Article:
Turn the key and press the start button to start the ATV. Put the key into the ignition and turn it to the start position. Then, press the start button, which is usually located on the right side of the handlebars. When the engine starts, allow it to run for about a minute so it can warm up.[9]
If you’re riding in cold weather conditions, allow the engine to run for 5 minutes so it can heat up before you ride.
Pull the clutch handle to place the engine into neutral. On the left handlebar is a lever called the clutch. Pulling the clutch puts the engine into the neutral gear, which allows you to shift gears as you build up speed. To start moving, engage the clutch with your left hand so you can put the engine into gear.[10]
While you’re in the neutral gear, your ATV can continue to roll forward, but you will not be able to add any speed.
You need to place the engine into first gear in order to start moving.
Use your left foot to raise the gear shift lever to shift into higher gears. With the clutch engaged, use your left foot to shift gears by lifting the lever located in the left footrest. Then, release the clutch to place the engine into gear so you can keep moving. As you build up speed, shift into higher gears.[11]
Practice riding around, then slowly increase your speed, and work to shift into higher gears to get used to riding.
Downshift into lower gears as you slow down your ATV. When you’re decreasing your speed, you also need to shift back into lower gears. Hold the clutch with your left hand and press down on the gear shift lever with your left foot, then release the clutch. You’ll feel the lever click down as you downshift.[12]
Shift into lower gears one at a time to allow your engine to adjust to the lower speeds and gears.
Start braking with your right hand and gradually add your left hand. The brakes of an ATV are controlled by levers to the right and left of the handlebars. The lever to the right controls the rear brakes, while the lever to the left controls the front brakes. Always start braking the rear wheels first by squeezing the right handle, and add additional braking power by slowly squeezing the left handle.[13]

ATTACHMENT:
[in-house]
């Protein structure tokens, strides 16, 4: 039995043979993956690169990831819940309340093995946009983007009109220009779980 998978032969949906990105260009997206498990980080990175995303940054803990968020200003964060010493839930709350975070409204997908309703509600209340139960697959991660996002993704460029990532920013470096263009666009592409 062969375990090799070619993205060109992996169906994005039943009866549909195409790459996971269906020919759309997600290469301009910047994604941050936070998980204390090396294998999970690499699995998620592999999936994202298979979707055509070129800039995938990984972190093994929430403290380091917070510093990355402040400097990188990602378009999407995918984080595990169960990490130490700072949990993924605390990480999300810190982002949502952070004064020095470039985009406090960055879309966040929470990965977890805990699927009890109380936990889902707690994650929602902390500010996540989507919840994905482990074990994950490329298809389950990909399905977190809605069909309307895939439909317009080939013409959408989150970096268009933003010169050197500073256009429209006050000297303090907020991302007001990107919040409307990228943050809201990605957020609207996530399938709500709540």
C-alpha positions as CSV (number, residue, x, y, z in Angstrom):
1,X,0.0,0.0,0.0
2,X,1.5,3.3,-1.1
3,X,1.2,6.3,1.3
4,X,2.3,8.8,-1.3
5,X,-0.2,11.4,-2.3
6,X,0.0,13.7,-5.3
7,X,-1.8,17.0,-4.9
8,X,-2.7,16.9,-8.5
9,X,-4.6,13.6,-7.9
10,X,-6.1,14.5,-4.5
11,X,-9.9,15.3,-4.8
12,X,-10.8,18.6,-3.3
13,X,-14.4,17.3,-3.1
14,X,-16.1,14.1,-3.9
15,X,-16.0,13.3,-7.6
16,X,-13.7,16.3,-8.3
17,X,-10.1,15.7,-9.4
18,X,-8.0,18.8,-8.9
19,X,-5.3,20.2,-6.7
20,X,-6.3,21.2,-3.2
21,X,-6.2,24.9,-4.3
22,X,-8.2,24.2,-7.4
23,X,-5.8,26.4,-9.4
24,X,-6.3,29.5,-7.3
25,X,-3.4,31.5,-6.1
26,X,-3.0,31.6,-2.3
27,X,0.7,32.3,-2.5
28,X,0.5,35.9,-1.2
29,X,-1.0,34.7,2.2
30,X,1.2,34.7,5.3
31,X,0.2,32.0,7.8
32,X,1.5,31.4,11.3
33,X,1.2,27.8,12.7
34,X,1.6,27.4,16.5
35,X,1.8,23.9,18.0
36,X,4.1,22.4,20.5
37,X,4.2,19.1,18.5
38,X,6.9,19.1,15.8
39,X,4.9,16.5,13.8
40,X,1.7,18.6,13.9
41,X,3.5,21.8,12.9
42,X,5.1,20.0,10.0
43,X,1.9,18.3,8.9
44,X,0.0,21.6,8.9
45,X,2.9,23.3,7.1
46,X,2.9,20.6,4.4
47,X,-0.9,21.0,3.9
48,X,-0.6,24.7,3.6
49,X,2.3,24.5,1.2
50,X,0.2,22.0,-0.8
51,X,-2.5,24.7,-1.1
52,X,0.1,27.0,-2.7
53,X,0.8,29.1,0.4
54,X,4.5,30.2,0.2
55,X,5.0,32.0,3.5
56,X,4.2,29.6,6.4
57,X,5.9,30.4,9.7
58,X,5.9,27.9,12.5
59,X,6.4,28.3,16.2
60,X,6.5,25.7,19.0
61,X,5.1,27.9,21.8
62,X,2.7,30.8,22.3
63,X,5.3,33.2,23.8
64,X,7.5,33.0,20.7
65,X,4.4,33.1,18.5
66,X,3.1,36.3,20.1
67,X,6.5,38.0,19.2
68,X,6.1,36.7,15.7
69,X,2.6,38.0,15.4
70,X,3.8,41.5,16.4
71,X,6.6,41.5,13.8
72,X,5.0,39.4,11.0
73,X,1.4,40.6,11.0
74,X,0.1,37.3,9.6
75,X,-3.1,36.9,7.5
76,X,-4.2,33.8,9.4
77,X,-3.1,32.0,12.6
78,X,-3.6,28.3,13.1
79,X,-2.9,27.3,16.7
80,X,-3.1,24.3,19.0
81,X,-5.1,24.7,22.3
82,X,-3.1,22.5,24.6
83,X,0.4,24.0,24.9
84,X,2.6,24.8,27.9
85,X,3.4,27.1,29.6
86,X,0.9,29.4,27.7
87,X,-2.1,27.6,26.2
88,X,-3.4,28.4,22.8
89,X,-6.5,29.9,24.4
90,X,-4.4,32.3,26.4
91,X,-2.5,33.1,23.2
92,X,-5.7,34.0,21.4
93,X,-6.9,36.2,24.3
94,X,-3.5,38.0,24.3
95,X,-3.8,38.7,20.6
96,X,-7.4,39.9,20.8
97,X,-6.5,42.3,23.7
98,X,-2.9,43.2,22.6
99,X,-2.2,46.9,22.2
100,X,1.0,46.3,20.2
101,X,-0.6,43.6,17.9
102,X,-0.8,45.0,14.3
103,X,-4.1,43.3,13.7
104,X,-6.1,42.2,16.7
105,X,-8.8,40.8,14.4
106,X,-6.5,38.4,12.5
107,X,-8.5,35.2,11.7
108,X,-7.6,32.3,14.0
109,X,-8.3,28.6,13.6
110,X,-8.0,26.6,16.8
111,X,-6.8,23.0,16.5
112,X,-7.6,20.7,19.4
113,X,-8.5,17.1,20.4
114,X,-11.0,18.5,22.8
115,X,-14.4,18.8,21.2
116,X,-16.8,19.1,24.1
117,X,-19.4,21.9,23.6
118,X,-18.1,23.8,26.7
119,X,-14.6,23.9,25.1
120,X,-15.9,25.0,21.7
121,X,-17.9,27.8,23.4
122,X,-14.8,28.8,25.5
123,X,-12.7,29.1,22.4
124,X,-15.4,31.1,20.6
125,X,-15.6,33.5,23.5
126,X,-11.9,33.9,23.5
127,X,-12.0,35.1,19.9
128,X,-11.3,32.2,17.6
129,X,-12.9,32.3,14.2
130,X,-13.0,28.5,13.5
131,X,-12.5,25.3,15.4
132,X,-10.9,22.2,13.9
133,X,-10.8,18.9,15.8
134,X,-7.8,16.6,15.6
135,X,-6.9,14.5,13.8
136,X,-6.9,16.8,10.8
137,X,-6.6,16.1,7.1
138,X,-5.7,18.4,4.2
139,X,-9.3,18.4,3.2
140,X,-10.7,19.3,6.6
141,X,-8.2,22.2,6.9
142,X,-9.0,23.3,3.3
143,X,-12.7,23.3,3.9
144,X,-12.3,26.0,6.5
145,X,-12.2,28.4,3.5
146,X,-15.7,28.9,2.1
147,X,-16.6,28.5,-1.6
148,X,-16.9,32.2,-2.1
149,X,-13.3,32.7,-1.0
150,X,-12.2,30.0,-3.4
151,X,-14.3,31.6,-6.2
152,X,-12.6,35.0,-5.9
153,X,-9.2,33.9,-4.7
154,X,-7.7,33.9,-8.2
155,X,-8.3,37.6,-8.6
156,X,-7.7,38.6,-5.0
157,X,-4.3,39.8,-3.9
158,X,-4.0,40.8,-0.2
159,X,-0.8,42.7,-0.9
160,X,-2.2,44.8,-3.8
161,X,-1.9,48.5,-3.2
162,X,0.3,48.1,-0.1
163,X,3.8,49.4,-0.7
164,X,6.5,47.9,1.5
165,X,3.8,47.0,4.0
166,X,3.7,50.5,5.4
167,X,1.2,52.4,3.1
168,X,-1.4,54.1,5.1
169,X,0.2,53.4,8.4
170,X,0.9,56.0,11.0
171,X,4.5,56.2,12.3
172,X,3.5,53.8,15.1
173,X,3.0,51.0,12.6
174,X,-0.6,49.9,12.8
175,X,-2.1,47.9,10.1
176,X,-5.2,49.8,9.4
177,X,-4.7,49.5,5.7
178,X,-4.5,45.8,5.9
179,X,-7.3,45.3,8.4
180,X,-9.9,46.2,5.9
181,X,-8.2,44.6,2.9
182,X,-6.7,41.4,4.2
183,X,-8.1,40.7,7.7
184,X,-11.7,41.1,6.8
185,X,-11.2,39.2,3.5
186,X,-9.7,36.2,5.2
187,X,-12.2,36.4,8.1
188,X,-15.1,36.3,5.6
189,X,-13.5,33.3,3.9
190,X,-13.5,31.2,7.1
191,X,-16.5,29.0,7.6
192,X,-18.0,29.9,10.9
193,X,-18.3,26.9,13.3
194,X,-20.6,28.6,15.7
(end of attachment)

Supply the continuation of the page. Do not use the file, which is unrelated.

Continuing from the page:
If you squeeze both brakes at the same time, you may tumble forward over the handlebars.
Squeezing the left handle to brake the front wheels only can cause the ATV to flip over.
Lean into turns to keep the ATV from tipping. Shift your weight in the direction that you’re turning to distribute the weight and keep your ATV from tipping over. If you’re turning left, lean to the left side of the ATV. If you’re turning right, lean right. Work to get used to distributing your weight so you can take turns at higher speeds.[14]
It can help to stand up from the seat so you can lean further if you’re taking a harder turn.
Take an ATV riding course to receive formal training. The best way to make sure you’re properly equipped to start riding your ATV is to take a course from an experienced rider who can show you the ins and outs of your ATV. Look online for classes in your area that you can sign up for to receive formal instruction.[15]
Ask your ATV dealer if they provide instruction or can recommend a course.
You may be required to take a certification course in order to be legally allowed to ride your ATV.[Edit]Warnings
Always wear protective gear when you’re riding an ATV![Edit]Related wikiHows
Bypass the Water Heater of Your RV
Be Safe on an All Terrain Vehicle[Edit]References
[Edit]Quick Summary↑ https://atvfreedom.com/beginners-guide/

↑ https://atvfreedom.com/beginners-guide/

↑ https://mentalitch.com/riding-an-atv-is-easy-6-tips-for-any-beginner/

↑ https://atvsafety.org/wp-content/uploads/2018/03/ASI-ATV-Tips-Guide-2018.pdf

↑ https://kidshealth.org/en/parents/atv-safety.html

↑ https://kidshealth.org/en/parents/atv-safety.html

↑ https://atvfreedom.com/beginners-guide/

↑ https://atvsafety.org/wp-content/uploads/2018/03/ASI-ATV-Tips-Guide-2018.pdf

↑ https://atvfreedom.com/beginners-guide/

↑ http://offroadfreedom.com/how-to-drive-a-manual-atv/

↑ http://offroadfreedom.com/how-to-drive-a-manual-atv/

↑ http://offroadfreedom.com/how-to-drive-a-manual-atv/

↑ https://atvsafety.org/wp-content/uploads/2018/03/ASI-ATV-Tips-Guide-2018.pdf

↑ https://atvsafety.org/wp-content/uploads/2018/03/ASI-ATV-Tips-Guide-2018.pdf

↑ https://kidshealth.org/en/parents/atv-safety.html